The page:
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Bestseller (Lee Jeong-ho, 2010)


A promising premise is squandered in Lee Jeong-ho’s debut feature Bestseller. Things begin with a genuine air of mystery as Hee-soo, a bestselling author, is rocked by scandal when it is revealed that her latest hit novel was plagiarized. The catch, though, is that she claims innocence, professing complete ignorance of the original novel. Two years later, we find that Hee-soo is struggling to overcome crippling writer’s block and draft her comeback work. Moving into an abandoned orphanage at her agent’s request, she and her young daughter begin, almost immediately, to encounter a supernatural presence with a story of its own to tell. The initial mystery, of two people writing the same novel unknowingly, is compelling, and the spooky house that serves as Bestseller’s main location is an effective locale for a psychological thriller. It is surprising then when, after a mid-movie plot twist offers the movie’s one great jolt, Bestseller falls completely flat.  

Bestseller sadly writes itself into a corner. Its writers have come up with a great plot hook, but they botch the game by offering an explanation that is entirely unsatisfying. The mix of psychological and supernatural story elements never satisfactorily comes together, leaving both aspects underdeveloped. Any explanation of the story here would spoil what little enjoyment is there to be had, but the second half of this movie is so ill-advised that a spoiler could only do so much damage. I’ll only say that the movie sacrifices both its attempts to work as a character study and as a ghost story in hopes of offering a tidy resolution.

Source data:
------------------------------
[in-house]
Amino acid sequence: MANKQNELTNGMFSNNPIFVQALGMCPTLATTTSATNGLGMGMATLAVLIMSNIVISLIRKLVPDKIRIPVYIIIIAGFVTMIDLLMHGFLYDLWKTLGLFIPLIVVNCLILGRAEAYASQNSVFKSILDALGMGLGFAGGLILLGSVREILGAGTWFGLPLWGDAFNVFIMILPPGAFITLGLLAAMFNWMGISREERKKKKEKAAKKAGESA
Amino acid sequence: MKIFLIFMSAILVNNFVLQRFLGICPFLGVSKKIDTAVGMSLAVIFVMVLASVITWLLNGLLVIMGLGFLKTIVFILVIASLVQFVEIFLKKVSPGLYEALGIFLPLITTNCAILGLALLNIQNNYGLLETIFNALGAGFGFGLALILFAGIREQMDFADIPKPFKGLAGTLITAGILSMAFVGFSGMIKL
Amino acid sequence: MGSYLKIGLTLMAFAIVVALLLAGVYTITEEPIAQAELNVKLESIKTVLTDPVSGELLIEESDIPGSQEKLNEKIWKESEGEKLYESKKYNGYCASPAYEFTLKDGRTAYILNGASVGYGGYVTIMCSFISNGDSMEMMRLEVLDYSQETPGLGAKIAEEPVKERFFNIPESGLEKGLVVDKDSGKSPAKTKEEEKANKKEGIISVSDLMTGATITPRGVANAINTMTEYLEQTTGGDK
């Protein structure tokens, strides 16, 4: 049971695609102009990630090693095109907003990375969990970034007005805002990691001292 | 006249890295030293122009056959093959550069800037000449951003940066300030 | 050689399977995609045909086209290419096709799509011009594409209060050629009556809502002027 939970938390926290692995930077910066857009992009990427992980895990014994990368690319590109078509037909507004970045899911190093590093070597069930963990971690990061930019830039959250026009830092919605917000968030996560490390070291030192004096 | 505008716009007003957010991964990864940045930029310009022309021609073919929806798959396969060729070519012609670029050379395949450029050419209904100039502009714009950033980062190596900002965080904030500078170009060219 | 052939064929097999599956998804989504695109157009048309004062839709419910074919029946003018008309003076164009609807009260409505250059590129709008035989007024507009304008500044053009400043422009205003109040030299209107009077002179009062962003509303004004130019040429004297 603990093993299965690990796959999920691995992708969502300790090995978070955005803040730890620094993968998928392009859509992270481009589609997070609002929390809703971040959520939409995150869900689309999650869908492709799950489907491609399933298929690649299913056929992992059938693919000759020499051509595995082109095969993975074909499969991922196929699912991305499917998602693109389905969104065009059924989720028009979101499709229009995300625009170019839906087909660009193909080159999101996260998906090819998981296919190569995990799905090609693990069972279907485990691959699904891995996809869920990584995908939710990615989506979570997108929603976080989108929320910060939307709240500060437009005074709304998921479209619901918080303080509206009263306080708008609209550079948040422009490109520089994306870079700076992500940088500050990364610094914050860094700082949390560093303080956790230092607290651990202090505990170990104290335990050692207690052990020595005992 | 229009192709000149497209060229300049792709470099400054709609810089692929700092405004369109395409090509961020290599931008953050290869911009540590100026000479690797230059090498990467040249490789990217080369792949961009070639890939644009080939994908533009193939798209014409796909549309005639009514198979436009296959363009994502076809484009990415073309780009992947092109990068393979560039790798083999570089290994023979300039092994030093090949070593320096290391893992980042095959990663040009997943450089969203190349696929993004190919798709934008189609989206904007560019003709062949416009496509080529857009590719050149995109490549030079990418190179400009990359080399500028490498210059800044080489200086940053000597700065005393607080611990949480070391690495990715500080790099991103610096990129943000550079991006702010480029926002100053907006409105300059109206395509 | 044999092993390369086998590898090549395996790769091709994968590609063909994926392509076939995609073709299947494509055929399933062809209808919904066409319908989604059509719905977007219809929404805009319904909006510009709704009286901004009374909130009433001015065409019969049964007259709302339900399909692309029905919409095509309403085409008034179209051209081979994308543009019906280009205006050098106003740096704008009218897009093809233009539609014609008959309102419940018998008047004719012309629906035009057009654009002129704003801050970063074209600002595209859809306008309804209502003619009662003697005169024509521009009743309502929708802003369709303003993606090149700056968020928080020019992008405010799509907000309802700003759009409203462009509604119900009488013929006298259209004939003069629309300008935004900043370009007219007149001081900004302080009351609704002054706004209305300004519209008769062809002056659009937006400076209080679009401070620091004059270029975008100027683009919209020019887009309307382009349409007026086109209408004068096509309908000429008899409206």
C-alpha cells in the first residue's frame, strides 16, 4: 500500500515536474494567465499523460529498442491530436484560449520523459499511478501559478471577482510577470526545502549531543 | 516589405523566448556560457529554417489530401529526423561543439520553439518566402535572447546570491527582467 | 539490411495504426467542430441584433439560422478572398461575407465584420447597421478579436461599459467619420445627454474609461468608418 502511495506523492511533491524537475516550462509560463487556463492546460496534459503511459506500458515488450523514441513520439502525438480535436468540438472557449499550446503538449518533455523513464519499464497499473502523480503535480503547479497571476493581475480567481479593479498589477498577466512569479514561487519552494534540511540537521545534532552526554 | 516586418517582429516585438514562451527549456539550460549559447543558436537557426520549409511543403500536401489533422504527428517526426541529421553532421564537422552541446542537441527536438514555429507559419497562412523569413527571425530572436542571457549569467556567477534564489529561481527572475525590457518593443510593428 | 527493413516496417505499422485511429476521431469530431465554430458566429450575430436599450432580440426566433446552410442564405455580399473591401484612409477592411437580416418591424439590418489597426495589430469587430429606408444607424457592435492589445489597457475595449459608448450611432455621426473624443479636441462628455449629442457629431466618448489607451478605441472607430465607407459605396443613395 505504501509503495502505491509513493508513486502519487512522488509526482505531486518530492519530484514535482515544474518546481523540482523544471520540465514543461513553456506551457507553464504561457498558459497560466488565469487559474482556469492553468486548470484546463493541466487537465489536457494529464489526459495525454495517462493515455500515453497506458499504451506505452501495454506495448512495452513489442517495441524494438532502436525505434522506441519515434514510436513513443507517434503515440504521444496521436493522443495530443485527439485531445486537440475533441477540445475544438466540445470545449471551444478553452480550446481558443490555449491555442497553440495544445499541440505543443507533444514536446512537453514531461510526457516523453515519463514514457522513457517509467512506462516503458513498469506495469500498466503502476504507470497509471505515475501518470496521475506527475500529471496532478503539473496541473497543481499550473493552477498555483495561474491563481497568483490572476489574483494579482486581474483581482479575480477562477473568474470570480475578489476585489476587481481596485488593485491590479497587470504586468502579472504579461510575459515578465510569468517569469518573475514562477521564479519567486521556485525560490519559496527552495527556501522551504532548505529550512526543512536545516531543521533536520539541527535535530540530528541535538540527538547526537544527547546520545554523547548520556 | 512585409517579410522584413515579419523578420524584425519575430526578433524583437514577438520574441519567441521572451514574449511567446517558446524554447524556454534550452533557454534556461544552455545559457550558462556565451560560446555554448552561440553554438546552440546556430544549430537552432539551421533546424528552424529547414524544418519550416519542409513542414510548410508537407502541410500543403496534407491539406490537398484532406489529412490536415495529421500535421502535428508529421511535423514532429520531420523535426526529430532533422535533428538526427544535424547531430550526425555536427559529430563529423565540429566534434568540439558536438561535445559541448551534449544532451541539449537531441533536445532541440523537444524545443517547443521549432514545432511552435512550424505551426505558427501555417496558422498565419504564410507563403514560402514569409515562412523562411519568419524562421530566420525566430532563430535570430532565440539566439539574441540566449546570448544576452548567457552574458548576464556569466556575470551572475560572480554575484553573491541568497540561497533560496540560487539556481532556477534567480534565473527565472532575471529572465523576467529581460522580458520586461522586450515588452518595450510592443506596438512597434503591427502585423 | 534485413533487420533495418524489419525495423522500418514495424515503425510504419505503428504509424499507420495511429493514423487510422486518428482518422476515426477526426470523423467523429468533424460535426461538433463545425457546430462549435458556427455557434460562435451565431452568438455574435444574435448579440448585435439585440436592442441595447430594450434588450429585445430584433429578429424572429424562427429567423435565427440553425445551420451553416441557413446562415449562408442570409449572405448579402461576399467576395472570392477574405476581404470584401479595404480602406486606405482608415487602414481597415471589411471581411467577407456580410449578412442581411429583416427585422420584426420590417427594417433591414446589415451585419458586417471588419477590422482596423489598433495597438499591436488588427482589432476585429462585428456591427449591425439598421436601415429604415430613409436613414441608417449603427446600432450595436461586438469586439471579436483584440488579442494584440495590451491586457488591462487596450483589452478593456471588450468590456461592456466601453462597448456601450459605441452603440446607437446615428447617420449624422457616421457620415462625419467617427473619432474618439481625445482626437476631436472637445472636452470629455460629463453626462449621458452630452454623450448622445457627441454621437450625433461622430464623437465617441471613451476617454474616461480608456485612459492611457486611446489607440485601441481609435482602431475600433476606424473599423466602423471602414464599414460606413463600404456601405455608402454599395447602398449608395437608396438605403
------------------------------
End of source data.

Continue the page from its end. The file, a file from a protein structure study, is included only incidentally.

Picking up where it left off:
While Lee Jeong-ho’s direction is adequate in establishing a creepy mood, he lacks consistent control over his film’s tone. He successfully builds atmosphere, taking us inside Hee-soo’s interior turmoil, only to squander it by introducing a supporting cast dominated by a group of bumbling villagers. They offer both comic relief and red herrings, but both distract from the most compelling things about Bestseller. Hee-soo’s plight should be angst enough to sustain the movie, but whether it is due to Eom Jeong-hwa’s performance (which feels too manic to be convincing) or an overabundance of plot devices, it gets lost in the shuffle that has been constructed around it. By the time Bestseller comes to its violent climax, it begins trotting out a series of revelations that the audience will likely have intuited by the movie’s midway point. By choosing not to save its biggest shock for its finale, Bestseller spends much of its run time running on fumes.



Jeremy Heilman